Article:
Peterson is an excellent writer and this is probably the best flowing popular history of science book I have read, full of intuitive, well explained examples of Renaissance mathematics applied mainly to the arts I learned a lot about Dante, even though I m not at all convinced that Dante s clever conception of the border between the heavens and Empyrean really required much understanding of Euclid or had than a coincidental relationship to modern topology or the 3 sphere I also learned a lot about the development of linear perspective, about Renaissance architecture, and even a little bit I didn t know about Galileo himself.As always, though, with this kind of book, the problems come in when the author gets down to the topic that motivated him How Galileo Invented Modern Science, a basically bullshit theme that will seemingly never die Peterson accomplishes this in the usual way, by ignoring virtually all of Galileo s contemporaries, denigrating his predecessors, and generally pretending that no science besides astronomy took place outside of Italy Three especially irritating examples 1 Peterson dismisses Santbech and Tartaglia for treating mathematics merely as an appendage of philosophy because they tried to provide a quantitative analysis of cannon shot specifically how to drop a cannon ball onto an enemy s tower under the Aristotelian assumptions about impetus and natural motion Santbech and Tartaglia were obviously applying an incorrect theory, but in essence they were doing the same thing Galileo would later do quantifying a well defined physical theory to solve practical problems 2 In emphasizing Galileo s admiration and emulation of Archimedes, Peterson contrasts him with Kepler, who allegedly ignored Archimedes But Kepler s entire astrophysics was premised on the idea that the sun s moving force was an application of the law of the lever Moreover, Archimedes was extremely fashionable among pretty much all mixed mathematicians at the turn of the 17th century, and Galileo s admiration for him was not at all unique 3 Peterson completely misrepresents Alexandre Koyre s famous skepticism about Galileo s experiments Certainly Koyre overstated his case that Galileo s experiments had no valid empirical component and were best understood as philosophical exercises But his point that Galileo s experimental apparatus was crude and that the experiments served as supports rather than foundations of Galileo s theory of motion is still pretty well accepted among most historians and all of Galileo s recent biographers and certainly doesn t reflect a failure on Koyre s part to understand deep truths about science as Peterson would have it A really nice, sophisticated take on what distinguished Galileo s experimental approach from that of his contemporaries is provided by HF Cohen in his book How Modern Science Came Into the World, a much credible and less hagiographic take than this one Peterson s book is just another variation on the standard theme in popular Galileo writing Galileo s brilliance and his contributions to the development of science in the early 17th century are never enough on their own they must always be made to stand in for something bigger and greater and satisfying to our modern sensibilities, even if that requires presenting a very selective history of Renaissance ideas and ideals, and imposing all sorts of modern conceptions on the past In this case it s really a shame because Peterson is otherwise a really fine writer covering a lot of fascinating, fertile ground in the history of ideas.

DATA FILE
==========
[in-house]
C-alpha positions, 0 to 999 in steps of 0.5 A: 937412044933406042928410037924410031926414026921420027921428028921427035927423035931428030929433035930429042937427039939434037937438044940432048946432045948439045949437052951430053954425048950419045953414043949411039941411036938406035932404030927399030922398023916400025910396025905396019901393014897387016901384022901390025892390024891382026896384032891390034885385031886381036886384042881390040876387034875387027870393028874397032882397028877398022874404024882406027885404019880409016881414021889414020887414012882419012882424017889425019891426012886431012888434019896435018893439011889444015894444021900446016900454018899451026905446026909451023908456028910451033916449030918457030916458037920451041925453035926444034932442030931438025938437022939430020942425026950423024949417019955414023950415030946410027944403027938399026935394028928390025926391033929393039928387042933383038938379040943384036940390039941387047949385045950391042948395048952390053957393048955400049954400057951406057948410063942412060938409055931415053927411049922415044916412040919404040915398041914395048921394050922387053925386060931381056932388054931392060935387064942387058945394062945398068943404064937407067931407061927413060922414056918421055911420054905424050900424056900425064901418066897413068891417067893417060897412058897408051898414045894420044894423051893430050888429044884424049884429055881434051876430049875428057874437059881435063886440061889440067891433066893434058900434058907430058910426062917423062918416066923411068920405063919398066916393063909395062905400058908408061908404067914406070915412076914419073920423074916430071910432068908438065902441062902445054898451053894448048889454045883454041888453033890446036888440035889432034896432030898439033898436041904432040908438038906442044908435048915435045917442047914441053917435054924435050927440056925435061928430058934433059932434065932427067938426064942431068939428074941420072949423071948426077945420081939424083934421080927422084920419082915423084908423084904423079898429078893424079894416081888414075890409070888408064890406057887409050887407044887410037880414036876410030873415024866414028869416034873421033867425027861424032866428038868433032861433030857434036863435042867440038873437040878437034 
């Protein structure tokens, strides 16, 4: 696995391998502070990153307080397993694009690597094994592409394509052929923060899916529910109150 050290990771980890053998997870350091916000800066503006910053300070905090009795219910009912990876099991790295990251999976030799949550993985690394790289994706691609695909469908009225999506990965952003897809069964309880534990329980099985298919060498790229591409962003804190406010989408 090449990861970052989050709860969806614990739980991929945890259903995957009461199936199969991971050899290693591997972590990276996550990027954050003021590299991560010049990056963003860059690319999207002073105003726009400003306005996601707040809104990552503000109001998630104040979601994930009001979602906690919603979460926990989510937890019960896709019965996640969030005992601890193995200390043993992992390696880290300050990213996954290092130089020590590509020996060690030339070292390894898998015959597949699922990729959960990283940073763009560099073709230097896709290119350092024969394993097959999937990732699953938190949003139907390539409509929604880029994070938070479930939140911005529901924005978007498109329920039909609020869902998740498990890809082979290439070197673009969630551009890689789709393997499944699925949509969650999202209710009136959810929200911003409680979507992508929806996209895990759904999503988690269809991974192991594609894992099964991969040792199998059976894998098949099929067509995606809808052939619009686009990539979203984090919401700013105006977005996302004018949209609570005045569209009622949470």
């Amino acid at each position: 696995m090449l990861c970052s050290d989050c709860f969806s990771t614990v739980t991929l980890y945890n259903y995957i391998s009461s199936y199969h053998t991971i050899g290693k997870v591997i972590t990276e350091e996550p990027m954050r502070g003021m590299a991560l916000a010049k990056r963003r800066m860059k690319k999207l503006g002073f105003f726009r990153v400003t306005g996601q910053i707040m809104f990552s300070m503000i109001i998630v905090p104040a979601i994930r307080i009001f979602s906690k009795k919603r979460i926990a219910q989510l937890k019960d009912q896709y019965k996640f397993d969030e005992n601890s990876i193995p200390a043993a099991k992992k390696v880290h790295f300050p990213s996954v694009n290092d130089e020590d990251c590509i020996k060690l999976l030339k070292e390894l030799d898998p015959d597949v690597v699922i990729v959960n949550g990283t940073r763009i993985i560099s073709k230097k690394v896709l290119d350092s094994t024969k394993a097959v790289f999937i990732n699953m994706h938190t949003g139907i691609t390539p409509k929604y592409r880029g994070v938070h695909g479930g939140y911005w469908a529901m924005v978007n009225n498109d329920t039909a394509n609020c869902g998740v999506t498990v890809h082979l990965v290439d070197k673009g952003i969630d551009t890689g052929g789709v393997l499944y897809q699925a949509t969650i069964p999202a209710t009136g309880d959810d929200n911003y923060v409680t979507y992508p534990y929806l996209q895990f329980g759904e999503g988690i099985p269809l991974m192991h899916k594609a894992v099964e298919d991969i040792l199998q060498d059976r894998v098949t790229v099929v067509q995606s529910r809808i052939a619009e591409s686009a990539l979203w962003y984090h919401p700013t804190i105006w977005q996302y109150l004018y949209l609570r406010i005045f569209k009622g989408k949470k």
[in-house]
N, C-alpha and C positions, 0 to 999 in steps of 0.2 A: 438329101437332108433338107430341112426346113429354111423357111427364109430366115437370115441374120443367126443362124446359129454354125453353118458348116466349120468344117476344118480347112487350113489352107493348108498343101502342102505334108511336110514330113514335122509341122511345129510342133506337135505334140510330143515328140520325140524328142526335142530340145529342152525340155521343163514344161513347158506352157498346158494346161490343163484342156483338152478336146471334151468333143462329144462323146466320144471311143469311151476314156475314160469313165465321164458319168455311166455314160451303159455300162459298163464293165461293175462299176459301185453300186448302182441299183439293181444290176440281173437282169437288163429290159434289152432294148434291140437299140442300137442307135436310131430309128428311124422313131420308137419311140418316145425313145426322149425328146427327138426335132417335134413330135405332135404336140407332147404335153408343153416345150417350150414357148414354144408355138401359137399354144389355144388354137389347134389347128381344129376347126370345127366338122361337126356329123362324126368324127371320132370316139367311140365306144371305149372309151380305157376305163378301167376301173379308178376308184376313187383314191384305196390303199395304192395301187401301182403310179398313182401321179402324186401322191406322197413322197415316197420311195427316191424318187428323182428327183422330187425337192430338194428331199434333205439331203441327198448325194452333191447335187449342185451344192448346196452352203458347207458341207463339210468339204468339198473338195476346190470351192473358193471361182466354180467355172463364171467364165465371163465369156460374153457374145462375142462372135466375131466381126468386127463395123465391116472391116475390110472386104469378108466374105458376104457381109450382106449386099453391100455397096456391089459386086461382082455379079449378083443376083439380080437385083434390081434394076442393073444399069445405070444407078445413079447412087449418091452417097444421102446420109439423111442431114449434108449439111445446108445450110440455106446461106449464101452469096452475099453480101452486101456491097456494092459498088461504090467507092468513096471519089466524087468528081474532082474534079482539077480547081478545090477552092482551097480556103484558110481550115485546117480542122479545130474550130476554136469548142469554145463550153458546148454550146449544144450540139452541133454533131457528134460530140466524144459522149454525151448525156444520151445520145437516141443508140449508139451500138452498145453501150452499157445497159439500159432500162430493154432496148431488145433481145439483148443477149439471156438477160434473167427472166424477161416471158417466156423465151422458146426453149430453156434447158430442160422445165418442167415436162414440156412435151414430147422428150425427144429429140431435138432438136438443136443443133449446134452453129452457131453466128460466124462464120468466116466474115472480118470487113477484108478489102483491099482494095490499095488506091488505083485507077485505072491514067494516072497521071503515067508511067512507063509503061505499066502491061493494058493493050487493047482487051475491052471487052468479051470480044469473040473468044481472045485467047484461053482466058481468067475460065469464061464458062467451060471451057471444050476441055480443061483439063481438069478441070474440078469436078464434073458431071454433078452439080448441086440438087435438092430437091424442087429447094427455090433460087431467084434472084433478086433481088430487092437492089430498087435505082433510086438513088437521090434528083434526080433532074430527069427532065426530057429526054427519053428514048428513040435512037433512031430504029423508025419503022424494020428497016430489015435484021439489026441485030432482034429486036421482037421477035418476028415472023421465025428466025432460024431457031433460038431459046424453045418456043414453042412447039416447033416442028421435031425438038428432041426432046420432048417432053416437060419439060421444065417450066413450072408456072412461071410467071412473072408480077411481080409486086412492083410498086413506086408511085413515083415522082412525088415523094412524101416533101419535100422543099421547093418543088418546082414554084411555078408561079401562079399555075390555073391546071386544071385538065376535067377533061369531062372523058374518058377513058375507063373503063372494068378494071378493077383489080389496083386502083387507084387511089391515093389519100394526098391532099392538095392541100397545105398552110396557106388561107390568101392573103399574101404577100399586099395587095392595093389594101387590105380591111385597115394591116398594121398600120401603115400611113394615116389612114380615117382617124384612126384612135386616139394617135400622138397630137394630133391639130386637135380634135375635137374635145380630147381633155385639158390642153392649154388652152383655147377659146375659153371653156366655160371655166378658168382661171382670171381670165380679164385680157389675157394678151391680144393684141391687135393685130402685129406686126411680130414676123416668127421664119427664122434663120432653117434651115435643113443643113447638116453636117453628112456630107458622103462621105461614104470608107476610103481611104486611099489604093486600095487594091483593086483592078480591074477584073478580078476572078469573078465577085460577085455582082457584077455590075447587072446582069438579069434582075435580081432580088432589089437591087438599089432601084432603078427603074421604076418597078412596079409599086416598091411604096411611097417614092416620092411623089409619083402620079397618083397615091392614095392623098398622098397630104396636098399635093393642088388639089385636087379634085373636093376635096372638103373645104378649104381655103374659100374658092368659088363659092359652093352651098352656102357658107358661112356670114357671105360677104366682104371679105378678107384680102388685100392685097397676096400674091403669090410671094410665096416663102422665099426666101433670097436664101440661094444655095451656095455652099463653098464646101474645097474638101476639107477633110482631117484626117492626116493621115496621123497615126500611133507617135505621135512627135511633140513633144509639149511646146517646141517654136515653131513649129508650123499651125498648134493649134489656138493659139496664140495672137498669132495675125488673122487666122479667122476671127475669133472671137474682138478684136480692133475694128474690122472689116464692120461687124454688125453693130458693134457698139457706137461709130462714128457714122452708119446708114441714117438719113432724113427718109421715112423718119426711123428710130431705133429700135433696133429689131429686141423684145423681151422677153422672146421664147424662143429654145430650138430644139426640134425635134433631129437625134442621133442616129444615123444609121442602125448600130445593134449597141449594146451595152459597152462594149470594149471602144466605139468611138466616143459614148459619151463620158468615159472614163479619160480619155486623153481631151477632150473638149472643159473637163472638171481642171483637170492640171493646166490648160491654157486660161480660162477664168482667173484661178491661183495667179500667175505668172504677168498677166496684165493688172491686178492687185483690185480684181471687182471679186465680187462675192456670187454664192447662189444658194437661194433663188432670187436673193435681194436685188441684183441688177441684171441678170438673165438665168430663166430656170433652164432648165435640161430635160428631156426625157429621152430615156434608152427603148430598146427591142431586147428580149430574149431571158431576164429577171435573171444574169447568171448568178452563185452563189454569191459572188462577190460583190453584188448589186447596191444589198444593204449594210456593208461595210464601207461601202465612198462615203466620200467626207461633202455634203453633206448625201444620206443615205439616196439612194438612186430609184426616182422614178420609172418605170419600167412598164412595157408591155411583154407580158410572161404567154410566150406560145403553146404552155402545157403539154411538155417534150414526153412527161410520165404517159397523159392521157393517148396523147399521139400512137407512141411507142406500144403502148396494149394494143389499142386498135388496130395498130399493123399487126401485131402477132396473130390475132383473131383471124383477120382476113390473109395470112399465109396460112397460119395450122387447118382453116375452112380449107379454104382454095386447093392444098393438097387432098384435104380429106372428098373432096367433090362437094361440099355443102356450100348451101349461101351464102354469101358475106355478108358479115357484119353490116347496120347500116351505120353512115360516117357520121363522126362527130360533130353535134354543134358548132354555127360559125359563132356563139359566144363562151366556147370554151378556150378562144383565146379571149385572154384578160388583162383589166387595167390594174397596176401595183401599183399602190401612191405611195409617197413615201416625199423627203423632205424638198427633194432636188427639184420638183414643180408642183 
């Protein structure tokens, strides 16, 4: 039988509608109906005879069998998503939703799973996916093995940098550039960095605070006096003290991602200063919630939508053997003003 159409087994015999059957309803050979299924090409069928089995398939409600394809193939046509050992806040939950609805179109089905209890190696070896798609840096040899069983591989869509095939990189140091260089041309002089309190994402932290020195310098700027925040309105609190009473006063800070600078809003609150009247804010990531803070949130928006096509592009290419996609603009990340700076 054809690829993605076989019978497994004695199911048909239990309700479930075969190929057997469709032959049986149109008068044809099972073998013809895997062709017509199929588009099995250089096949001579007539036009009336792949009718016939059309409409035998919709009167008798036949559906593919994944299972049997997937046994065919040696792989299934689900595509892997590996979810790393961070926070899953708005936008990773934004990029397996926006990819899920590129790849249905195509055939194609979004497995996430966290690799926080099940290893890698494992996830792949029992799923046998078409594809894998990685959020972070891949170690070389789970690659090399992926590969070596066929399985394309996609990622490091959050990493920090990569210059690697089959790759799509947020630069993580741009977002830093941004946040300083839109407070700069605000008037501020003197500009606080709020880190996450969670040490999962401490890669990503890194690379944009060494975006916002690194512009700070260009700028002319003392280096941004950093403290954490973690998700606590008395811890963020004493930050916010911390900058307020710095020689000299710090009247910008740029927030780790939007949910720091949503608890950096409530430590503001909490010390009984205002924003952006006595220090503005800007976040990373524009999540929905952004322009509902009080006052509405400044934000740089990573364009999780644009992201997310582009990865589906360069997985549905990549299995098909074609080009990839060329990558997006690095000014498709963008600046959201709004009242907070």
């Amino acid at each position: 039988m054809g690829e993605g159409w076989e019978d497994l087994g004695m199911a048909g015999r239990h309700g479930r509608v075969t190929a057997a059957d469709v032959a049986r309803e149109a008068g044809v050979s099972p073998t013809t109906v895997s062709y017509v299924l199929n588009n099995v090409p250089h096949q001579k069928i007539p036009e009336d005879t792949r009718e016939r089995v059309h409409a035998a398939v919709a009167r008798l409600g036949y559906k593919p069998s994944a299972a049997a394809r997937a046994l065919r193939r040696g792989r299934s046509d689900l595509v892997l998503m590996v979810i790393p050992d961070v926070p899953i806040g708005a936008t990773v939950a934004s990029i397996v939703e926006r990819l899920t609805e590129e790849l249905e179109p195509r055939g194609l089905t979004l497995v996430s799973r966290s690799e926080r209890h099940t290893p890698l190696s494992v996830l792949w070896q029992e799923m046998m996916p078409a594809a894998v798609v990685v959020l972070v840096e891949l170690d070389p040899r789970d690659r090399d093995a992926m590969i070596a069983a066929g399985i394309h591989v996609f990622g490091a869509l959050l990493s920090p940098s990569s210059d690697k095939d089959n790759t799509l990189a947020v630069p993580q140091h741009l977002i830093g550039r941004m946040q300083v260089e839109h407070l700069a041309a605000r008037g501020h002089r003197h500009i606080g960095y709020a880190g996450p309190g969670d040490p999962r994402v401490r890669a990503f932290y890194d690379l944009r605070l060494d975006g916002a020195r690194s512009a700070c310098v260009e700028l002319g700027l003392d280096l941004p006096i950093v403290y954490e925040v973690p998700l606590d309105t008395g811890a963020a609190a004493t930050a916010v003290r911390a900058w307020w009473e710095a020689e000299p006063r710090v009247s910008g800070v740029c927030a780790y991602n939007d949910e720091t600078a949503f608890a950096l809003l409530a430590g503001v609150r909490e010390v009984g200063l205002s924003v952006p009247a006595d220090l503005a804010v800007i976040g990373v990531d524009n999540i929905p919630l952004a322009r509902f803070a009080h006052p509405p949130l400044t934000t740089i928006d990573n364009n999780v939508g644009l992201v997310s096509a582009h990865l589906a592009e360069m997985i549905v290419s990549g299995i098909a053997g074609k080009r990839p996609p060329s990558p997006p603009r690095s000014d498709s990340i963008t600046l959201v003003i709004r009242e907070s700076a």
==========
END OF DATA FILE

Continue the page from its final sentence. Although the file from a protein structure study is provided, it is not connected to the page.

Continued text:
5. says:

    Since I m a singer, I don t regularly think about the history of mathematics or the principles of geometry, and I thought Peterson did a great job leading me through the concepts while keeping with the historical thread that lead me to the book in the first place, which was the relationship between Galileo s ideas and other philosophers abroad, particularly in the late Renaissance and early Baroque understanding of harmonic relationships A fun read for a nerd in the arts.